What does it mean for a professional writer to retire? The question is more complex than you may realize. There are those who say that a writer’s retirement is no different from any other occupation’s retirement; employment is employment, and retirement is the end of it. Others say writers, like other creative occupations, are special and never really retire. Which is right, or at least right in my case?
I’ve been a writer for over half a century. I’ve also been a teacher, a screenwriting professor, for two decades. In June I retire as a teacher. Does this mean I also retire as a writer?
The question is complex because there are, in fact, different modes of writing. I’m not referring to content but to motivations, the mindsets and goals with which a writer approaches the craft. To my writing students, I distinguished between two kinds of writing: writing that is “outside in” and writing that is “inside out.” Outside-in writing is associated with commerce. Inside-out writing is associated with literature.
In all the arts, there always has been a tension between commerce and art or literature, something more “serious” than making money. This is as true today as it ever was. And in my half century plus of being a professional writer, I’ve seen the pendulum swing between literature and commerce from one extreme to another.
First, some definitions. Outside-in writing, commercial writing, aims to communicate. The writer knows, or better know, the audience for which the writing is directed. This knowledge dictates how and what one writes. The writer of detective fiction, or romantic teen novels, or corporate newsletters, or blogs, all write to please a specific readership. This is writing outside-in and success is measured by the size and enthusiasm of your readers, often expressed monetarily in book or article sales. Or maybe, if a blog, in wonderful comments. This is commercial writing, the aim of which is communication.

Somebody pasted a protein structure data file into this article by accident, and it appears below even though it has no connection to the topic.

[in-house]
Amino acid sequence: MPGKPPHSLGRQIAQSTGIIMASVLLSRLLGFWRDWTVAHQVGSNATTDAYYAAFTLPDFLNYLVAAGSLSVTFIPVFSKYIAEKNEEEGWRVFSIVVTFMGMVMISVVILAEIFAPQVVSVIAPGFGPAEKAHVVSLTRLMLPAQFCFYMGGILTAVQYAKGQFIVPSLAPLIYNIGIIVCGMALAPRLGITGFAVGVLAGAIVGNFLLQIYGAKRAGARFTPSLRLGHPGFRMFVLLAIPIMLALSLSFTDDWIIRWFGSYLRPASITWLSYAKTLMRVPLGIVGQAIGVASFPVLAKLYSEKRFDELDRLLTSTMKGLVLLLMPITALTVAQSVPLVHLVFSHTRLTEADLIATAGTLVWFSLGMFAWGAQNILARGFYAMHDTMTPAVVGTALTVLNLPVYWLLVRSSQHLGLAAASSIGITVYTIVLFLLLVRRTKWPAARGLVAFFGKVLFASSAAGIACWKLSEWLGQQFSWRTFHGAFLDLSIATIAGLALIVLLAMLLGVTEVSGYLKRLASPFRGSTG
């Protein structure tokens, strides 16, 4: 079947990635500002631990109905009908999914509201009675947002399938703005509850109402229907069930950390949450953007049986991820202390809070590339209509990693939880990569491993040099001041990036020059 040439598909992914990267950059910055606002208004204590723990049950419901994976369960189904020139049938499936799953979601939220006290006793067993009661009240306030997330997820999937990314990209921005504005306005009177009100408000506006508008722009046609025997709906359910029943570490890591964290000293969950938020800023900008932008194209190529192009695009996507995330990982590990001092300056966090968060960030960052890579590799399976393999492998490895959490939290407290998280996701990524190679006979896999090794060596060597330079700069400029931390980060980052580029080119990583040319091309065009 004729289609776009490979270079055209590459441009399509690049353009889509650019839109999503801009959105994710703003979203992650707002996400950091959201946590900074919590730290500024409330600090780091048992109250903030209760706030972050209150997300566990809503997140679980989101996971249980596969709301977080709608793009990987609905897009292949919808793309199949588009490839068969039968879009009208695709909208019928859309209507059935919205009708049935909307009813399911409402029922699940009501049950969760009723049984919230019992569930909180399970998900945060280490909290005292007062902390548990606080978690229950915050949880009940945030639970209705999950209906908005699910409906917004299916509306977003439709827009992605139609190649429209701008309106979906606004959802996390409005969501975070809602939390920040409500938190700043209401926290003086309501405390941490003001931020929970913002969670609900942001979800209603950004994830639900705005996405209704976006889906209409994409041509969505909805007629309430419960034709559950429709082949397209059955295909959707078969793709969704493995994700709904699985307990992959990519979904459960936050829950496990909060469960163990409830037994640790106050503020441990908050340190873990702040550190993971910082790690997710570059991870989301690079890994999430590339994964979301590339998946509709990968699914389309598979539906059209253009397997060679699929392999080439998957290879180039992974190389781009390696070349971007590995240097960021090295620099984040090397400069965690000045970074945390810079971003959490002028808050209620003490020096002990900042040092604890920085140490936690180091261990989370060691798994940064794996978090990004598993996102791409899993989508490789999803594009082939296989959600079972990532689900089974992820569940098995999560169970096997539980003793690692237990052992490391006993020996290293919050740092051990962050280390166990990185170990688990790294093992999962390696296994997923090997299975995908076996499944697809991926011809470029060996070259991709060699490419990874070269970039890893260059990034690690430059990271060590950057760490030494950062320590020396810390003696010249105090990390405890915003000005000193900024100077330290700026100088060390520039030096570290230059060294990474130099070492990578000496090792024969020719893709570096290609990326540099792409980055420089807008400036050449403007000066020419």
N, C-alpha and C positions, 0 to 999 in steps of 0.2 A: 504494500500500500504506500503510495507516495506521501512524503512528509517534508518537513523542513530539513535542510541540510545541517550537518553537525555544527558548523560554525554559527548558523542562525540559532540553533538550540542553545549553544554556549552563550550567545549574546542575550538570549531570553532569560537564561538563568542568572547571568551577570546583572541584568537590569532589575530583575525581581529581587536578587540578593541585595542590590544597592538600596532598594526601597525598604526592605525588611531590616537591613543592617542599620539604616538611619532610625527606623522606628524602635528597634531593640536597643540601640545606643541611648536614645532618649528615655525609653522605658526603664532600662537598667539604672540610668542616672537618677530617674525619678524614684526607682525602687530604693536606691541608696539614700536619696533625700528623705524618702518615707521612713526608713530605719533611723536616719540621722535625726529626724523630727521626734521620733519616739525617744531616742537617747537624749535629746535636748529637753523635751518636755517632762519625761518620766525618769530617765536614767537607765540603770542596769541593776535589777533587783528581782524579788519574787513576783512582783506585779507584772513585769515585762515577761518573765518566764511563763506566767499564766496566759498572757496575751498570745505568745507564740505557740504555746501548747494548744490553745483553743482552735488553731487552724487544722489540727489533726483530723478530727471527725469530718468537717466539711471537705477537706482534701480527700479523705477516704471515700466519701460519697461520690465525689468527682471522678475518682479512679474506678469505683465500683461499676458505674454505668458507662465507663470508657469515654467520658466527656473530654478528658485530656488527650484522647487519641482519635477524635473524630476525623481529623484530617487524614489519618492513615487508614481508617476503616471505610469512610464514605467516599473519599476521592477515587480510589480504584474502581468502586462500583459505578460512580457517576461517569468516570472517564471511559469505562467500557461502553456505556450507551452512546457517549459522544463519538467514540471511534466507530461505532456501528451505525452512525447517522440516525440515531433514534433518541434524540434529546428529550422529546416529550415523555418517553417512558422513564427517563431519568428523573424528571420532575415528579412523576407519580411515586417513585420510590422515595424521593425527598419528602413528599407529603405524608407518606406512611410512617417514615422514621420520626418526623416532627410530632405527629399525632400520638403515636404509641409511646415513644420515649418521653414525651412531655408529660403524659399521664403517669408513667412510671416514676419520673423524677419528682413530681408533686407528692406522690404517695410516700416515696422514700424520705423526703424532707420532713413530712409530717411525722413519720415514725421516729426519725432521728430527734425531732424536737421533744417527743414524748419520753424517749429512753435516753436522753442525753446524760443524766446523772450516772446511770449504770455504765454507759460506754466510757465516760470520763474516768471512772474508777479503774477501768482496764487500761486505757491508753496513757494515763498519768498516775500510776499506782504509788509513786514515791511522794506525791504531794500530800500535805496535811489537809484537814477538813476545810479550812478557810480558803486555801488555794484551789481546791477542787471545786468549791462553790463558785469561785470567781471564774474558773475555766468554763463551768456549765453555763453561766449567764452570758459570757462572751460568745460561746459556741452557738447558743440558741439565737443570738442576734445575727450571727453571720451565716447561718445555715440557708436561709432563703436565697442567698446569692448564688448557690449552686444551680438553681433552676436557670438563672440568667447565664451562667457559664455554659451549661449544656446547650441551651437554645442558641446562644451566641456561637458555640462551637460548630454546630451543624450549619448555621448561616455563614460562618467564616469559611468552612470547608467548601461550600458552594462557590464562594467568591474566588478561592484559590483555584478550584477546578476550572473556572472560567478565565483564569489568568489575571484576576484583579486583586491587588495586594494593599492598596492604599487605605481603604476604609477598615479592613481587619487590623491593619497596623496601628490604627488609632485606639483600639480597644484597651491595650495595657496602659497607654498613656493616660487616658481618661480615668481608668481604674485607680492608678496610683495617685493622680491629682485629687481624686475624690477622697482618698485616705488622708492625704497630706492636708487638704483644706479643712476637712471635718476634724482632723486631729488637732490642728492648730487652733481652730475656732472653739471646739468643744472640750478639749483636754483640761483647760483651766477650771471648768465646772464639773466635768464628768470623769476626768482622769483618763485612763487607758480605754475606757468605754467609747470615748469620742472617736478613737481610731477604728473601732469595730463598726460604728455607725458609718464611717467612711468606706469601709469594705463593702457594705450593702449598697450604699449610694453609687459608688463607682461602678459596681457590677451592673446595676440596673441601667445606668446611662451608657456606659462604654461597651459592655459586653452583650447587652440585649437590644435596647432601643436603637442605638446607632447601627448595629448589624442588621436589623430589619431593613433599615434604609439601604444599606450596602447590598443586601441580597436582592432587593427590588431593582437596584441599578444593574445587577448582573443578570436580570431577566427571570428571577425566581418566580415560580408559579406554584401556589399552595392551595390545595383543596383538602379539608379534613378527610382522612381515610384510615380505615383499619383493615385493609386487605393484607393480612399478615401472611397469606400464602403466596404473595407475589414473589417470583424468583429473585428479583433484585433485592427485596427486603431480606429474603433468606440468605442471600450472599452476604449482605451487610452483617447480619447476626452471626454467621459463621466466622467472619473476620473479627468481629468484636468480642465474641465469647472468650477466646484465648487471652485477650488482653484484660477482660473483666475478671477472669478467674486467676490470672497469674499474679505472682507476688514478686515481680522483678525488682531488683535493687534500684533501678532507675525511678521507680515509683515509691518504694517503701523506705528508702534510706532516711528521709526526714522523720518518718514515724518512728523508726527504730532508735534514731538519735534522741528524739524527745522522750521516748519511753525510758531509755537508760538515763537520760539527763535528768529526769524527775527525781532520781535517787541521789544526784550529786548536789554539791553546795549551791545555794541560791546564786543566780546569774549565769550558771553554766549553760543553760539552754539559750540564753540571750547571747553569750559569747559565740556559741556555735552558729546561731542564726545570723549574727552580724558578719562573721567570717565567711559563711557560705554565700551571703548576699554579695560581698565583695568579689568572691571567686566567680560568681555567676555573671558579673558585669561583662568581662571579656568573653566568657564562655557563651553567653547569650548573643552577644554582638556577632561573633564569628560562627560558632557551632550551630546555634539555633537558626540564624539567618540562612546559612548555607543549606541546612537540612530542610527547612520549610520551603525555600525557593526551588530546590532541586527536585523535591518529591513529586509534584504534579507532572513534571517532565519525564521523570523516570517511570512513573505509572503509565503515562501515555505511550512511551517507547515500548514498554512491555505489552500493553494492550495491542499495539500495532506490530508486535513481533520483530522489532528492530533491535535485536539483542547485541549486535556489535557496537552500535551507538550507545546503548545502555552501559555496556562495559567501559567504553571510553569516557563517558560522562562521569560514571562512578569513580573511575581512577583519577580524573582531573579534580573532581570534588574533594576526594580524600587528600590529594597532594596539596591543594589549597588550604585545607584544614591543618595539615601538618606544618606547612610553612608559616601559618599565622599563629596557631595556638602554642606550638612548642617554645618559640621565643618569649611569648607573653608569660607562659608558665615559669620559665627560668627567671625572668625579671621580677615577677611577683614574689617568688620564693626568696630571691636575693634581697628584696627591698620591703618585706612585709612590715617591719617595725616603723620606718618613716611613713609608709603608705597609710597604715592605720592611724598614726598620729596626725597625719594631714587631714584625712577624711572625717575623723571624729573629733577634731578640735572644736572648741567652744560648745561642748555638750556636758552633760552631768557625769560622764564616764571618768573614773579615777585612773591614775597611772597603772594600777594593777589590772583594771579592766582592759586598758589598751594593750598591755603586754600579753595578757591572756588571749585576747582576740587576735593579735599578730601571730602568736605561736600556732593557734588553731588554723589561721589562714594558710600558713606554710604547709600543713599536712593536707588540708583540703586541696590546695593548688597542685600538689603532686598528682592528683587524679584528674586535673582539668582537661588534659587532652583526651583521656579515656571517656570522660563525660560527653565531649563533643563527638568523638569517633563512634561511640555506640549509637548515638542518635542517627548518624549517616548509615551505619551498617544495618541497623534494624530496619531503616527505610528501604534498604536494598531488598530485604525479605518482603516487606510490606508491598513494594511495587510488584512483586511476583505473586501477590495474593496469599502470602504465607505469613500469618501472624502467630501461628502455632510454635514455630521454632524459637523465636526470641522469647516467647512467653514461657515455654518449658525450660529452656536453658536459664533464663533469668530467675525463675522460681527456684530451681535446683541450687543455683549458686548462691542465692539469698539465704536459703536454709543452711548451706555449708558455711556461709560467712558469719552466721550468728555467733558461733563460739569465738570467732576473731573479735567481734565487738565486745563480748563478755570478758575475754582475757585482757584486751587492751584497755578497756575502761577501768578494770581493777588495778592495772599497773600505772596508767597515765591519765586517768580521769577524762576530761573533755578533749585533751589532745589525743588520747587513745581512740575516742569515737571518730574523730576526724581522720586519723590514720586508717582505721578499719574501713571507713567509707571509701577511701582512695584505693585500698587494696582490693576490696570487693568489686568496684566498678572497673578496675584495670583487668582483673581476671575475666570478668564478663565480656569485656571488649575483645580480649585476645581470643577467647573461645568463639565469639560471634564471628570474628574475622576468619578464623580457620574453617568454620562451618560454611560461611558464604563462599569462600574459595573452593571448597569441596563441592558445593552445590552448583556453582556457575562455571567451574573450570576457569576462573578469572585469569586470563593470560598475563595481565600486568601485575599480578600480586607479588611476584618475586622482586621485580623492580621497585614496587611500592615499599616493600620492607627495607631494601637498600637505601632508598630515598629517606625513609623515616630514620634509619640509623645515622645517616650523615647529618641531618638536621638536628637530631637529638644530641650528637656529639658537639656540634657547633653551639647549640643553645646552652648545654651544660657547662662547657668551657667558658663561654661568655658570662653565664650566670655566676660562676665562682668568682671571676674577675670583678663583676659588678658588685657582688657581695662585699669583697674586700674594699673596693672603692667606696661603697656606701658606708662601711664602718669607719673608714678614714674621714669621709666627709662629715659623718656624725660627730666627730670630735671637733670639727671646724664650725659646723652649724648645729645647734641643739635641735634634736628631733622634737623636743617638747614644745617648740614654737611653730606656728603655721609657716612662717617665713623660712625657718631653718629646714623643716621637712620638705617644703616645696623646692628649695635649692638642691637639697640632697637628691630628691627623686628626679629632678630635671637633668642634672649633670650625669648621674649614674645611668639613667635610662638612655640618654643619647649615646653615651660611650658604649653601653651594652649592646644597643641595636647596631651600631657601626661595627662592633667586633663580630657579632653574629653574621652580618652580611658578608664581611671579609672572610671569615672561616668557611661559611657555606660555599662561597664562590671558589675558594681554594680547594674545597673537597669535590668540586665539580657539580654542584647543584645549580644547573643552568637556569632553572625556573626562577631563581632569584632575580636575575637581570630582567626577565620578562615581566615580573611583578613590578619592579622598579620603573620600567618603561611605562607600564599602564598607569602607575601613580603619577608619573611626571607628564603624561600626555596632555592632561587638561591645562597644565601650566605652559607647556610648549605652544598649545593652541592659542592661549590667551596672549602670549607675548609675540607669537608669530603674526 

Inside-out writing, or literary writing, aims to discover truths about the human condition. Talk about ambitious! The writer looks inward, not outward, not to an audience but to his own experiences, values, secrets, demons, in order to find a way to express how people behave at their deepest, most honest levels. What does it really mean to be human today? In one way or another, literary writing is serious enough to take on this question, even if obliquely. Inside-out writing is self-exploratory, based on an assumption that if the writer is ruthlessly honest about himself, he is expressing truths about everyone, that there is in fact something called “the human condition.” His audience is universal.
Success is measured by the artist himself. J. D. Salinger wrote that the only job of an artist is to aim for perfection as defined by himself alone. In the world, success is measured by literary awards and any kind of monetary success is rare, though not impossible.
In the 1960s, when I began publishing, “real writers” were aiming to write the Great American Novel, and everyone was — the commercial writer — was a hack. A literary elitism was at work. In my graduate school days, I never met anyone with the slightest interest in writing a story about vampires or in writing for Hollywood. To do so would be to sell out.
And the publishing industry was quite happy with us. Half a century ago, publishing companies were largely family affairs, who embraced the responsibility of being guardians of the literary culture. Literary novels were prestigious if they were well reviewed in the New York Review of Books or the New Yorker. If they sold only 2000 copies, that was fine, because the book could break even. All that pop lit also being published, the books that made money, existed in order to support “the real publishing” of the company, which was literary. Publishing reputations were made on the backs of literature, not commerce.